The Treaty of Guadalupe Hidalgo and the Treaty of Mesilla were, in effect, repeatedly revised through a series of numerous subsequent conventions and treaties between the United States and Mexico. This sequence of treaties is summarized on the website of the International Boundary and Water Commission (see also their history page) and on Wikipedia. That commission was itself established by one of these treaties, the 1889 convention on the Rio Grande and the Rio Colorado, due to "the difficulties occasioned by reason of the changes which take place in the bed of the Rio Grande and that of the Colorado river".

A later treaty, in 1944, authorized the construction of dams on the Rio Grande, and specified the allocation of water from the Colorado River between the two countries. The opening proclamation motivates the treaty by "taking into account the fact that Articles VI and VII of the Treaty of ... Guadalupe Hidalgo ... and Article IV of the [Treaty of Mesilla] regulate the use of the waters of the Rio Grande ... and the Colorado River for purposes of navigation only; [and] considering that the utilization of these waters for other purposes is desirable in the interest of both countries".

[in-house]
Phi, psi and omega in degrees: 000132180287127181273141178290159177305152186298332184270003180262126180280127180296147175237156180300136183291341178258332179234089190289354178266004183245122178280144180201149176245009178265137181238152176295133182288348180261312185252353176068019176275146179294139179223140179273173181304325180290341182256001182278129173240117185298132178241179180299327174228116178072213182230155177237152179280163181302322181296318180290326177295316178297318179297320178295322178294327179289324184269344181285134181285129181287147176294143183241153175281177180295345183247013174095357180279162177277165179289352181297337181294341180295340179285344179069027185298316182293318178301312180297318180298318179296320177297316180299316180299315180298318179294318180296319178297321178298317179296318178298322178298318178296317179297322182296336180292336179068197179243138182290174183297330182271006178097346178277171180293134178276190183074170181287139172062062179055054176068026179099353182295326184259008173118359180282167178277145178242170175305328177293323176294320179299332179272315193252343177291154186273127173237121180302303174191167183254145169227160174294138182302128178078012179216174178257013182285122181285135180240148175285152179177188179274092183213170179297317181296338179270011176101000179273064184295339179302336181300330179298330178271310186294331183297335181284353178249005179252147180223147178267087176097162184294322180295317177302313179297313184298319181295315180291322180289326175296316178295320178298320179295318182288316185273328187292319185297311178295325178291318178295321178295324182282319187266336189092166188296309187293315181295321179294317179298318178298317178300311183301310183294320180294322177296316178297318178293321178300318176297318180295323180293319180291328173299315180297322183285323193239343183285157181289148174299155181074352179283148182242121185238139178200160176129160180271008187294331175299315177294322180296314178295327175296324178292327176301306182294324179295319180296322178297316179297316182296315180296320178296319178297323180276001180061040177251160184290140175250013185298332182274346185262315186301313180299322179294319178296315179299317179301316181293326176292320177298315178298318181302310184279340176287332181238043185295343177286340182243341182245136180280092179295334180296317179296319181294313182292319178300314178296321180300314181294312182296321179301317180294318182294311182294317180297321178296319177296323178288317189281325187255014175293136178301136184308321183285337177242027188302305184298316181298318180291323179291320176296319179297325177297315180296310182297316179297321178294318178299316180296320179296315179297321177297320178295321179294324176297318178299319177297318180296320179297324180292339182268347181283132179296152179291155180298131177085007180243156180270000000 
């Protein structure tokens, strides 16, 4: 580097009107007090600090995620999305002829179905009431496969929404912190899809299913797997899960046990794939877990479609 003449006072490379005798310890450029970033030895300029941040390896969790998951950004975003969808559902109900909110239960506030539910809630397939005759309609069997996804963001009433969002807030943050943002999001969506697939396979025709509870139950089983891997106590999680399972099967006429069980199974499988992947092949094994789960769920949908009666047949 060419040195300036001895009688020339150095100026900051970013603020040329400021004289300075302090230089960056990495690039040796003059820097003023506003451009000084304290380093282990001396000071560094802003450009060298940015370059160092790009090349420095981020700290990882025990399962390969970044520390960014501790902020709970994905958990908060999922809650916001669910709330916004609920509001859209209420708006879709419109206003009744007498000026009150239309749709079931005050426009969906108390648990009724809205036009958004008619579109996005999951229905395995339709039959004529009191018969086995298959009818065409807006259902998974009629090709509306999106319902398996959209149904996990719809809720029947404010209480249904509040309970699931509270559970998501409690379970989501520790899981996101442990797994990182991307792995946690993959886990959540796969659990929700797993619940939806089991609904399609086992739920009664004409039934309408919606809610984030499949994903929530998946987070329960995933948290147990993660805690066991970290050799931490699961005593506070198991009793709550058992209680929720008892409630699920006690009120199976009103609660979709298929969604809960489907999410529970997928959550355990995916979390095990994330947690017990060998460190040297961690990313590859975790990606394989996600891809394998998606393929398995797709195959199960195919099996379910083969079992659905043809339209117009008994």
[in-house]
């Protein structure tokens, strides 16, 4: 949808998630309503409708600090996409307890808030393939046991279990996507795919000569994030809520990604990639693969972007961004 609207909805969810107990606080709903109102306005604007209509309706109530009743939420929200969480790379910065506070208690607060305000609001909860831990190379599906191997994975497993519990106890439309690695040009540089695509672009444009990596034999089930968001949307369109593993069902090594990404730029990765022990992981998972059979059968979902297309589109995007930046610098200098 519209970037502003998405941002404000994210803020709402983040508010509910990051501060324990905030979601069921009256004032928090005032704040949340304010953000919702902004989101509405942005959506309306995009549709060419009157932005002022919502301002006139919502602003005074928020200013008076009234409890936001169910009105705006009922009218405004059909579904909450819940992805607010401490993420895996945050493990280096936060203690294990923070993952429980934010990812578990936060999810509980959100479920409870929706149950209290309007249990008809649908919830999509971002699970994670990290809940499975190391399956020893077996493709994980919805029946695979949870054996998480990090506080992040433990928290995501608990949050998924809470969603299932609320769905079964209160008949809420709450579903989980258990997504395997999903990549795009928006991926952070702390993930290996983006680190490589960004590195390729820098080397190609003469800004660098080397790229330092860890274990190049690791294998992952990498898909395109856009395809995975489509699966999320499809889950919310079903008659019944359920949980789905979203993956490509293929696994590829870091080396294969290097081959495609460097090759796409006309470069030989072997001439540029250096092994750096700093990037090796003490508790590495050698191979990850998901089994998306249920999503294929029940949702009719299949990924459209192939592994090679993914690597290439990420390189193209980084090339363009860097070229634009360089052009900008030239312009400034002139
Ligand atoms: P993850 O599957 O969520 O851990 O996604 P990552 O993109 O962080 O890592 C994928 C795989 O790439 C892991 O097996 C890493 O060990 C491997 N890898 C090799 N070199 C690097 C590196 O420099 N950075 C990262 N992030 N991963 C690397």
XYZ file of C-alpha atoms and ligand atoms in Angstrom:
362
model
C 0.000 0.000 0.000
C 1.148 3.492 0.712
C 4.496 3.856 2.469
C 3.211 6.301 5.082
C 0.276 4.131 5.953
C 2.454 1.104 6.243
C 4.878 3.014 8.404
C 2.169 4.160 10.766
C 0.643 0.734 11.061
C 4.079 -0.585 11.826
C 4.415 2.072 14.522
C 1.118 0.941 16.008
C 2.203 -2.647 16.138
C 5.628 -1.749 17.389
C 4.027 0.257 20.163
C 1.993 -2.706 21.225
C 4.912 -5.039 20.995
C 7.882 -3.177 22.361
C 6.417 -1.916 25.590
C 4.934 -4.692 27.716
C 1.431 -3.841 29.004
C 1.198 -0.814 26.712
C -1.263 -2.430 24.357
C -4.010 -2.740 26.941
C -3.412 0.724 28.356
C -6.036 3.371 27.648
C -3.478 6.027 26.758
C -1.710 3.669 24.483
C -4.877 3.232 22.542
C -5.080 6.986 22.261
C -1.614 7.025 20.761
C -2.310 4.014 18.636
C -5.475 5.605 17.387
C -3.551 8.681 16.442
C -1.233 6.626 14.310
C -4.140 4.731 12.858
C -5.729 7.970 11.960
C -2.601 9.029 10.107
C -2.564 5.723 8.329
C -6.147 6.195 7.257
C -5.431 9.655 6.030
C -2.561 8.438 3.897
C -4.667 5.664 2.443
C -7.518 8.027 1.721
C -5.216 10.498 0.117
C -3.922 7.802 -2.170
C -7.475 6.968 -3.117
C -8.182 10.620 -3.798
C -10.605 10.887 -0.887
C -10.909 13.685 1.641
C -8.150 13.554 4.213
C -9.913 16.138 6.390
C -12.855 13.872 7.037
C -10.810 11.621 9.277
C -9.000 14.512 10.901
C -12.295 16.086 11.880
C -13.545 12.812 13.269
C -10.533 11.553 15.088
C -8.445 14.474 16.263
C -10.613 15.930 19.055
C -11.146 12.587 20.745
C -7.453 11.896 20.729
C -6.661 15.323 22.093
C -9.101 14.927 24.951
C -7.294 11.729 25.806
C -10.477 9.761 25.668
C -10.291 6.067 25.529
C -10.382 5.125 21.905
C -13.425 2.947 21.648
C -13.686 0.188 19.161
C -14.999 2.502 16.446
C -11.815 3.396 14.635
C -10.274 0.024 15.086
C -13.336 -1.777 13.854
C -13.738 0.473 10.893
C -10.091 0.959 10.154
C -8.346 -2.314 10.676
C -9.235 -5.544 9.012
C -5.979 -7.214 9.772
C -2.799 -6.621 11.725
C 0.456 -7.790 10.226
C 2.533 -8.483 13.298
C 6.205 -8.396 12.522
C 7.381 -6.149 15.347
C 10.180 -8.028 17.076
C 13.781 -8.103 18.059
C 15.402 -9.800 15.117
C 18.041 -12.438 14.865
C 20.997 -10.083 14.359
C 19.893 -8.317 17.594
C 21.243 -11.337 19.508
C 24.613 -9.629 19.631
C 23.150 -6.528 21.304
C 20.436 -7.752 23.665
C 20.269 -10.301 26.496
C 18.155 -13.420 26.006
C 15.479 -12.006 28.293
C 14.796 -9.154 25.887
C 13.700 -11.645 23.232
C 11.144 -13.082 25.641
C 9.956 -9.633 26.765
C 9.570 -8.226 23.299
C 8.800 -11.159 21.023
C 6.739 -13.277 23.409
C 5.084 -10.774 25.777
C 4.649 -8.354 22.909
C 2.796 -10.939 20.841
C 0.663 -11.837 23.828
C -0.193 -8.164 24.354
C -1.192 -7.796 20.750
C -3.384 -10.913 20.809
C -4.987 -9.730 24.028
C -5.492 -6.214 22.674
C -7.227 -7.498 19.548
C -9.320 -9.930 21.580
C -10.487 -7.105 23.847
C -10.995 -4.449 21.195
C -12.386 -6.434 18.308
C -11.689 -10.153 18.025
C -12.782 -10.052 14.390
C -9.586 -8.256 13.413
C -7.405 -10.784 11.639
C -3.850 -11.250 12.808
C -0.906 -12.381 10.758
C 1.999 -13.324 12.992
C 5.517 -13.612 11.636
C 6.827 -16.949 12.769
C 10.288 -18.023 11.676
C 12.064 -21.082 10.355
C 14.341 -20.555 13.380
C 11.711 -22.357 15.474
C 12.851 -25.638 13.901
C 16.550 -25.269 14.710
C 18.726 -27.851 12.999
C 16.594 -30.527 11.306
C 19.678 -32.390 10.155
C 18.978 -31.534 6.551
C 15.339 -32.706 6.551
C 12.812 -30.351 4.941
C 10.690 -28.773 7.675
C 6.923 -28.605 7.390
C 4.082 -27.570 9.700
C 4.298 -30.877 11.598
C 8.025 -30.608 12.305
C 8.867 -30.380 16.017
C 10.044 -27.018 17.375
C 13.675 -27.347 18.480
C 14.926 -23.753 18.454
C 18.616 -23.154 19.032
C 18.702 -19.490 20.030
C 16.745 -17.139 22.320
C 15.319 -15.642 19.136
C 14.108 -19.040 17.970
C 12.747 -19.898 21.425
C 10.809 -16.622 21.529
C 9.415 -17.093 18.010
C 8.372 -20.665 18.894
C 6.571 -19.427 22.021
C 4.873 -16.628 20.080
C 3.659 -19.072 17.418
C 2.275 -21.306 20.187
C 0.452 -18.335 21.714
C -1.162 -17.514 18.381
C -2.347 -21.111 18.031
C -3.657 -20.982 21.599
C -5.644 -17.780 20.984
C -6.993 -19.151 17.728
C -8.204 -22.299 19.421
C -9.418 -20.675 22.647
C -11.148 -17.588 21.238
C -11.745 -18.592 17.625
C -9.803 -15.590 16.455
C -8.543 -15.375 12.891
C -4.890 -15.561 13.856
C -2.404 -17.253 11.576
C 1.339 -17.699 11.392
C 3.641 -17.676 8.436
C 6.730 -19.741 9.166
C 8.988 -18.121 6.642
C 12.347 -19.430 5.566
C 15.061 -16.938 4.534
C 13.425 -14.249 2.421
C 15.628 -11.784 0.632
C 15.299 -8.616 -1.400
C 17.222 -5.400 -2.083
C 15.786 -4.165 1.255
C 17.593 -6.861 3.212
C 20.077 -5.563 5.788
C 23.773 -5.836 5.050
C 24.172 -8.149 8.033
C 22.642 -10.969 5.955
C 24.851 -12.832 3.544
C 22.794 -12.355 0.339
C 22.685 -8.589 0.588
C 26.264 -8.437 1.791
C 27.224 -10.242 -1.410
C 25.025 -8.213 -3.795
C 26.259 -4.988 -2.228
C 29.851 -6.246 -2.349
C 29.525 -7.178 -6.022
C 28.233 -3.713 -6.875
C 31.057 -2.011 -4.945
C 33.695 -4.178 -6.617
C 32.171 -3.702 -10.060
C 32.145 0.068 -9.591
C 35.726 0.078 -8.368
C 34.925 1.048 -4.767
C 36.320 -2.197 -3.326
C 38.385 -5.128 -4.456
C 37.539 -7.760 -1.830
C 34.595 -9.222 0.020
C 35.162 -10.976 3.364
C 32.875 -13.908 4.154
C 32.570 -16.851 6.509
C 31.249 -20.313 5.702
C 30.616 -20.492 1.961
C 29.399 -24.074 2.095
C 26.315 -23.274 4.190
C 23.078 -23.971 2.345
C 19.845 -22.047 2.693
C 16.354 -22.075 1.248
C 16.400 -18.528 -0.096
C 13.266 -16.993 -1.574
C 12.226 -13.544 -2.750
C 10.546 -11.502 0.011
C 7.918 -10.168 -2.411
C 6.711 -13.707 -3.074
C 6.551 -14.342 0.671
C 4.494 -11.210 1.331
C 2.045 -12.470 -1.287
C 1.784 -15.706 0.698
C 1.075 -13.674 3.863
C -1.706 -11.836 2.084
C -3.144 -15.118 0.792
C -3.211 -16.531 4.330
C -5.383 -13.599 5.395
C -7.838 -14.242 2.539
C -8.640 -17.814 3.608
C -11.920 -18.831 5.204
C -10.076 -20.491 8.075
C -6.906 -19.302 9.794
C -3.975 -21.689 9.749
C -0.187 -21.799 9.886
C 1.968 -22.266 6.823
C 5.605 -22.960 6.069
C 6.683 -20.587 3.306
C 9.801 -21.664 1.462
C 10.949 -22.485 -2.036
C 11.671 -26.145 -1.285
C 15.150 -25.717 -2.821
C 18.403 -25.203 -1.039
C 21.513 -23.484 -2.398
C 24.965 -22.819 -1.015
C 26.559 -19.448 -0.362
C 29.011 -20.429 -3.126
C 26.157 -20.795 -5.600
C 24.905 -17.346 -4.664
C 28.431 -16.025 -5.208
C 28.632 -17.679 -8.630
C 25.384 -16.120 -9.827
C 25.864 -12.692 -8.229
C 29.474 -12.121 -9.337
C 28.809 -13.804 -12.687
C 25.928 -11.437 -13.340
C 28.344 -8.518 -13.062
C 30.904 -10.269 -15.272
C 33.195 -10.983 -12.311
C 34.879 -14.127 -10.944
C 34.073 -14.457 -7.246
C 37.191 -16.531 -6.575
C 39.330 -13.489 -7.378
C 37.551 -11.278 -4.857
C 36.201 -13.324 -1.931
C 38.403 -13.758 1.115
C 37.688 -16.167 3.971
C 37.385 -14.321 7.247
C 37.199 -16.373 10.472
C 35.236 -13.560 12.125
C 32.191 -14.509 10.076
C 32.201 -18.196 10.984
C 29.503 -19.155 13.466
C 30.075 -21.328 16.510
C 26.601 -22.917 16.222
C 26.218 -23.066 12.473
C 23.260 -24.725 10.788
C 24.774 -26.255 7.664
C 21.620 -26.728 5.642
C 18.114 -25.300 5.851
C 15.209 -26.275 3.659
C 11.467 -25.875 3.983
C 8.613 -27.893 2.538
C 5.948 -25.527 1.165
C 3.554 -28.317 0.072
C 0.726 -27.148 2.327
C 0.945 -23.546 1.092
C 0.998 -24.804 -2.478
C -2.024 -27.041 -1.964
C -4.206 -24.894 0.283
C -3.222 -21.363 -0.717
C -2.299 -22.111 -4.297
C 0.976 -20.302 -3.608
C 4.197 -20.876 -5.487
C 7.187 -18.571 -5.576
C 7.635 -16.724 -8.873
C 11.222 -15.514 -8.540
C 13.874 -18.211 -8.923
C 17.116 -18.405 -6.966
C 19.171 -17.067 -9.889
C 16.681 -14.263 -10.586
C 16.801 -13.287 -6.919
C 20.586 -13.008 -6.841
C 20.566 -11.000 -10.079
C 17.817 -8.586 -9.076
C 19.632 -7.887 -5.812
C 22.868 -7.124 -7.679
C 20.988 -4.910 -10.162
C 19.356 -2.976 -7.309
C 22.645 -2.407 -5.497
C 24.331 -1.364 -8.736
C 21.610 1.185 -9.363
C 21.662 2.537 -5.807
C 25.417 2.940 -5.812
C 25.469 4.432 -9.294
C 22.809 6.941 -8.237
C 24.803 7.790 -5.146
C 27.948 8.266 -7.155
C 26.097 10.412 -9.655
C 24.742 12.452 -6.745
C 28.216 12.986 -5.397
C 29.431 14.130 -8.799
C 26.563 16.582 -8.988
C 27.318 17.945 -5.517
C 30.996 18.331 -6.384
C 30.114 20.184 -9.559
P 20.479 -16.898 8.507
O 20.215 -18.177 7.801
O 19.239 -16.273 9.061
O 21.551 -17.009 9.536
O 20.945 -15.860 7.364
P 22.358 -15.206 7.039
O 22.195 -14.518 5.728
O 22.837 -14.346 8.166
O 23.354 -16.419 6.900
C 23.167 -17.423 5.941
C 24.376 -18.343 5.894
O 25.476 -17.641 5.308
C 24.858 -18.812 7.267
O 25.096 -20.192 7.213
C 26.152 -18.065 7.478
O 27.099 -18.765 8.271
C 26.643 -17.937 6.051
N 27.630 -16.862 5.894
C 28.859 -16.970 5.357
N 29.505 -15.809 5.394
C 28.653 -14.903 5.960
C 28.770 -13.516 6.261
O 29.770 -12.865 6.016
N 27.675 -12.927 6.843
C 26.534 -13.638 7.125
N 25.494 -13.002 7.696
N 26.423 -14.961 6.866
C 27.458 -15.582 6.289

Most recently, a 1970 treaty further clarified the situation, and specified conditions under which the two countries could restore the flow of Colorado River if disrupted.

Most of these treaties and conventions were much more concerned with clarifying the exact location of the border rather than with clarifying the freedom-of-navigation provisions of the earlier treaties, although the 1944 treaty does briefly mention the latter. Even at the time the 1848 and 1853 treaties were written, it seems like quite a stretch to imagine that their intent could have ever been construed to encompass a cause of action to reverse decades of gradual change; and certainly the later treaties and conventions seem even more clearly to rule out such a theory.

(I am not a historian nor a lawyer. The above is amateur online research because I was curious.)
posted by Syllepsis at 12:02 AM on August 14 [1 favorite]


Thanks to everyone for all the answers. After searching more, I can't find anything to suggest that this approach has ever been tested in court.

Regarding the issue of standing to enforce treaty rights, I found a couple articles on the subject here and here (there may be better or more current sources; this is just from a cursory search). But that may be beside the point; even if you did have standing, I think the 1944 treaty obligates the US to provide enough water to Mexico that the Colorado would be navigable to the sea if Mexico did not use that water for other purposes. US courts would perhaps say, in essence, "We're sending enough water, take it up with Mexico if they don't leave enough for your boat."

One more quick note on standing: The Treaty of Guadalupe Hidalgo and the Treaty of Mesilla both provide navigation rights explicitly to US citizens (as opposed to the US government), so perhaps that means something. Or not. I am not a lawyer. I am just a person who wants to take a boat trip to the Sea of Cortez.
posted by compartment at 1:22 PM on August 15